While the expression language included in JSP 2.0 technology offers many advantages to the web application developer, it clearly didn't satisfy all the needs of those developing with JavaServer Faces technology. From the viewpoint of these developers, the primary limitation of the JSP EL is that its expressions are evaluated immediately, meaning that the JSP container immediately parses and resolves the expression when it processes the page and returns a response.

Immediate evaluation is sufficient when a JavaServer Faces page is rendered for the first time. However, after the user enters values into the UI components and submits the page again, those values are converted, validated, and propagated to server-side data objects, and component events are processed. In order to convert data to the proper type, validate it, store it in an external object, and process events in an orderly fashion, the JavaServer Faces life cycle is split into separate phases to handle each of these tasks. Therefore, it must be possible to evaluate expressions at different phases of the life cycle rather than immediately, as is done in JSP technology.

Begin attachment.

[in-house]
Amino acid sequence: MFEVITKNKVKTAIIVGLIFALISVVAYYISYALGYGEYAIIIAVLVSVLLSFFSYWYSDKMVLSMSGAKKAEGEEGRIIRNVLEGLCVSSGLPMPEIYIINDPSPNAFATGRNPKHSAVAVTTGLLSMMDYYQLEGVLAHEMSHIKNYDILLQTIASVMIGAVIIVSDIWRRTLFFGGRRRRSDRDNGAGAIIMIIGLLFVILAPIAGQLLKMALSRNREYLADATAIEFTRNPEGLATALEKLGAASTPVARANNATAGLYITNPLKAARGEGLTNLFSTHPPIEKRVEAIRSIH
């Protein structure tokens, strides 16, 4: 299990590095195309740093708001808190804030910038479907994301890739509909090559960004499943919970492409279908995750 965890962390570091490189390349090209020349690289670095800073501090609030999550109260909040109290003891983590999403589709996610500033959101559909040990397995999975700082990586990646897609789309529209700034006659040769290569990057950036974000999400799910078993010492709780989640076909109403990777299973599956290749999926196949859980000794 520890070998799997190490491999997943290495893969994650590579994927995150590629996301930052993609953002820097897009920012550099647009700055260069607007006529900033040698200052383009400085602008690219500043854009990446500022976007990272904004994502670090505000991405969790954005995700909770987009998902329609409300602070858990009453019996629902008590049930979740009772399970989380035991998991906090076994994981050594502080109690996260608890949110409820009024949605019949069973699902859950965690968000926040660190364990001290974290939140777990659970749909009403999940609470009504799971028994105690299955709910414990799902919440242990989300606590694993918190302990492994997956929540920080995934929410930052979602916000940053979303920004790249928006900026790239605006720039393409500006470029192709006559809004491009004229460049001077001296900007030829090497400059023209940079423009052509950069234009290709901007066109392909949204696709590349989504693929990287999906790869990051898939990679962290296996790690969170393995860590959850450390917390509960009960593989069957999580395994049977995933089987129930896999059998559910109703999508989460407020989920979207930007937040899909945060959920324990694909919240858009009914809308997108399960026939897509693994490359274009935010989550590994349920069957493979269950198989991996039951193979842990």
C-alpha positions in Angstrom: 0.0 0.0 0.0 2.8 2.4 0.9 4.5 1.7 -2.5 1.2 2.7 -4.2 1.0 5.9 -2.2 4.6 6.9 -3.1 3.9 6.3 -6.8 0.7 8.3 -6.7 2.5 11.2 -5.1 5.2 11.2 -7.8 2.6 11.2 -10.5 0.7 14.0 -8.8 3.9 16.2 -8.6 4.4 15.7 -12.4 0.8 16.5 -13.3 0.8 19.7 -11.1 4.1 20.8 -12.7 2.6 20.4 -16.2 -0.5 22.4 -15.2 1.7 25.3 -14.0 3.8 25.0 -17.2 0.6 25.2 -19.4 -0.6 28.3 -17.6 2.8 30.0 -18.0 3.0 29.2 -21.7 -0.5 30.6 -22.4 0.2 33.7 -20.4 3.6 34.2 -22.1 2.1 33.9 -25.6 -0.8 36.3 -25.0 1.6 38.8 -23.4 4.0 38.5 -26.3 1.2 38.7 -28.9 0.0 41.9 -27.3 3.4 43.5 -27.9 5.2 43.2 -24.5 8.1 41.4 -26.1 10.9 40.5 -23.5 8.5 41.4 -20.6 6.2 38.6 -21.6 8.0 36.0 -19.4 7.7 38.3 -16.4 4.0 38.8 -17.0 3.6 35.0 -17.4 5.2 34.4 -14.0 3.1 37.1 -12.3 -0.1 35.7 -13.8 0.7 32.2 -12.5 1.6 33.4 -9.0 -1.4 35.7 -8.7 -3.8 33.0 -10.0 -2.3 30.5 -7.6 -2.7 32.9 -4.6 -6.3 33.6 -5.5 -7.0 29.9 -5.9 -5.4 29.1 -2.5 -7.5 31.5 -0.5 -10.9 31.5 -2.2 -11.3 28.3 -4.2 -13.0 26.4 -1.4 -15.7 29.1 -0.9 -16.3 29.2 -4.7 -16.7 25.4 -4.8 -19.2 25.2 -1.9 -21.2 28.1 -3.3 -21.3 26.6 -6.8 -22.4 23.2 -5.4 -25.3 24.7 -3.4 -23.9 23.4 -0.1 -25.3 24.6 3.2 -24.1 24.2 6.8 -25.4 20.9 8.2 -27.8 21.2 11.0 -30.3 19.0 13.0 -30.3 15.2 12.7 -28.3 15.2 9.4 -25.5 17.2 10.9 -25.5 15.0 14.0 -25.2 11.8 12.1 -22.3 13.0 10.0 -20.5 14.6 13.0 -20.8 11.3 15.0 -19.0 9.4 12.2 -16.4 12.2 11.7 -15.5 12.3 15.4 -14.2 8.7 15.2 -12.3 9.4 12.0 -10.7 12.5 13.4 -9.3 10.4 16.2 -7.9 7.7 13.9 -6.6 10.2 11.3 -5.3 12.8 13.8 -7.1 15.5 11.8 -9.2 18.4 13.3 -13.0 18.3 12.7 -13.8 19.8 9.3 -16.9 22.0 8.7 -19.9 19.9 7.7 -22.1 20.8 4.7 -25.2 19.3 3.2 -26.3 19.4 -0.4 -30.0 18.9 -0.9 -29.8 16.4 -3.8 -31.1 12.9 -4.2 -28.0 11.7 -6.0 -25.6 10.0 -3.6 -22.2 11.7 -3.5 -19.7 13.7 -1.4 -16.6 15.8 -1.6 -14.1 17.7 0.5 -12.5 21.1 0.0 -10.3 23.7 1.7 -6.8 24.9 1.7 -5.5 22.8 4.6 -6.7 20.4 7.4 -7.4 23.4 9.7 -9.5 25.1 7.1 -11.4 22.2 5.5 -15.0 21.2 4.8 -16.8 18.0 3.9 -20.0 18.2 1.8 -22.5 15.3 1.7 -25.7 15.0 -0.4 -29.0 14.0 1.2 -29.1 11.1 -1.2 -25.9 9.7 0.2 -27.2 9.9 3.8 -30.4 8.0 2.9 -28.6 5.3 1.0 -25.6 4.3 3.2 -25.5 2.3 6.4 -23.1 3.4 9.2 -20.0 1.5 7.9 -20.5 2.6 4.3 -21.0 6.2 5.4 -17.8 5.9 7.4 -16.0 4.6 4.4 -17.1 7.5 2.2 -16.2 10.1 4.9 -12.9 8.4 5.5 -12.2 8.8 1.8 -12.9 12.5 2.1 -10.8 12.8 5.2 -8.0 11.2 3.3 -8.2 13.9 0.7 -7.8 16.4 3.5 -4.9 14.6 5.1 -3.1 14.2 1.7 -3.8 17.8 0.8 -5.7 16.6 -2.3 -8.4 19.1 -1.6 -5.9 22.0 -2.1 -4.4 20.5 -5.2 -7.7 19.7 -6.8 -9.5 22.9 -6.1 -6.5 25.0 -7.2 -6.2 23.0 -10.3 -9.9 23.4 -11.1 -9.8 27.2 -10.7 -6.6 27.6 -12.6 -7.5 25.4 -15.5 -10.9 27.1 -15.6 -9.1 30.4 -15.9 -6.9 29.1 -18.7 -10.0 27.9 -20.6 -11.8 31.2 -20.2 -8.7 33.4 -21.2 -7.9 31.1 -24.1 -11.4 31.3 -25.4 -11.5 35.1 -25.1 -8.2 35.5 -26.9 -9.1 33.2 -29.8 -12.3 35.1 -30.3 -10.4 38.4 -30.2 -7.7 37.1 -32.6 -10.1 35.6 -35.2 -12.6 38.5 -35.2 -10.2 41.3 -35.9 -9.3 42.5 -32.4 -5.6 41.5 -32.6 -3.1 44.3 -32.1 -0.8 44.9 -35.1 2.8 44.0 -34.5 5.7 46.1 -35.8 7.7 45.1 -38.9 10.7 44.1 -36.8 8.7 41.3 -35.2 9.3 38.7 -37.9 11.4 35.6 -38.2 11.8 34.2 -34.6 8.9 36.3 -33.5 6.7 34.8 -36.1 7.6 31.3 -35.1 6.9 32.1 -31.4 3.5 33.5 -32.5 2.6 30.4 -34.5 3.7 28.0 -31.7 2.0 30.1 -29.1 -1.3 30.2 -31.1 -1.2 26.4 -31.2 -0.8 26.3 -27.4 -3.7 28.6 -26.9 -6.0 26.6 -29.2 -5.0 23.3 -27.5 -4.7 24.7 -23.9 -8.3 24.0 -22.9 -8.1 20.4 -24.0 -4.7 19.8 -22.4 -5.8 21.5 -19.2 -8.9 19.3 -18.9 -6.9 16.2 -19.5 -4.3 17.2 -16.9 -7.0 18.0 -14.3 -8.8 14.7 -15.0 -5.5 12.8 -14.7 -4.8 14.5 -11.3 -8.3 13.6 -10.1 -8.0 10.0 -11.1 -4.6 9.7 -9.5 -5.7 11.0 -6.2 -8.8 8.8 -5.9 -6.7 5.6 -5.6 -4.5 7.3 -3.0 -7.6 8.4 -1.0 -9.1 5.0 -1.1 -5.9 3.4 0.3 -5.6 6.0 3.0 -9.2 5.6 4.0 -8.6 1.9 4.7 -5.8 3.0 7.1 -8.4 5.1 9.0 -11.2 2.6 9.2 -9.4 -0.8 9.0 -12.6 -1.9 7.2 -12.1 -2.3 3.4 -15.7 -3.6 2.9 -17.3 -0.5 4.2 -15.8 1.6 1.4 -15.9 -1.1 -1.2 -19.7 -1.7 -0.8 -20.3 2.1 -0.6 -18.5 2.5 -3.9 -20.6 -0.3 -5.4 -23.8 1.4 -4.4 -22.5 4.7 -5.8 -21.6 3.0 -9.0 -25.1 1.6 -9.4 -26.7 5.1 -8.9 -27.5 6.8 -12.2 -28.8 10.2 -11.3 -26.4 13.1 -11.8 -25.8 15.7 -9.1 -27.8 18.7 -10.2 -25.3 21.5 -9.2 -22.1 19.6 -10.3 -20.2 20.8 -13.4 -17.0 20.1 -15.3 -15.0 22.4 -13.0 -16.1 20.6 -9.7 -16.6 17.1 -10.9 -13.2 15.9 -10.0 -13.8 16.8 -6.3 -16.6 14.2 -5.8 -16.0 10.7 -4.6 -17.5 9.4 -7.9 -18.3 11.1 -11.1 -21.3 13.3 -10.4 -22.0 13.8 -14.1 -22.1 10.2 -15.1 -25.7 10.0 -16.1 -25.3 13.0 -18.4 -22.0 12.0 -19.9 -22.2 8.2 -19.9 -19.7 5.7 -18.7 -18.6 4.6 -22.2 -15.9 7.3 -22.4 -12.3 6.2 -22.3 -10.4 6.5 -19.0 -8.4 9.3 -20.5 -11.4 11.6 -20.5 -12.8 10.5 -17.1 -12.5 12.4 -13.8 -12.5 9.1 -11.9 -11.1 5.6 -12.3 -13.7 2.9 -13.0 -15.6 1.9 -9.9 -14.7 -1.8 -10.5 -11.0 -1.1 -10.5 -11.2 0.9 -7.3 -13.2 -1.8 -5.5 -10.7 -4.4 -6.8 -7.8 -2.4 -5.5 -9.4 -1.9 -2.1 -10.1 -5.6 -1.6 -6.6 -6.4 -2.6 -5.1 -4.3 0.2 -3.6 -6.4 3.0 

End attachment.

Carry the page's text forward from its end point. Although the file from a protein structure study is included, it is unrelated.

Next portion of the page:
Another problem with the immediate evaluation of expressions is that it is done in read-only mode. JavaServer Faces components need to be able to get data from server-side objects during the rendering phase and set the data in the server-side objects during postback.

Finally, JavaServer Faces components need a way to invoke methods on server-side objects during various stages of the life cycle in order to validate data and handle component events. JSP functions are not sufficient because they can only be used to call static methods defined in a TLD file; they cannot be used to dynamically invoke public methods on objects.

For all these reasons, a more powerful expression language was created that included the following new features:

  • Deferred expressions, which can be evaluated at different stages of the page life cycle
  • Expressions that can set data of external objects as well as get that data
  • Method expressions, which can invoke methods that perform event handling, validation, and other functions for the JavaServer Faces UI components

Conflicting Expression Language Syntax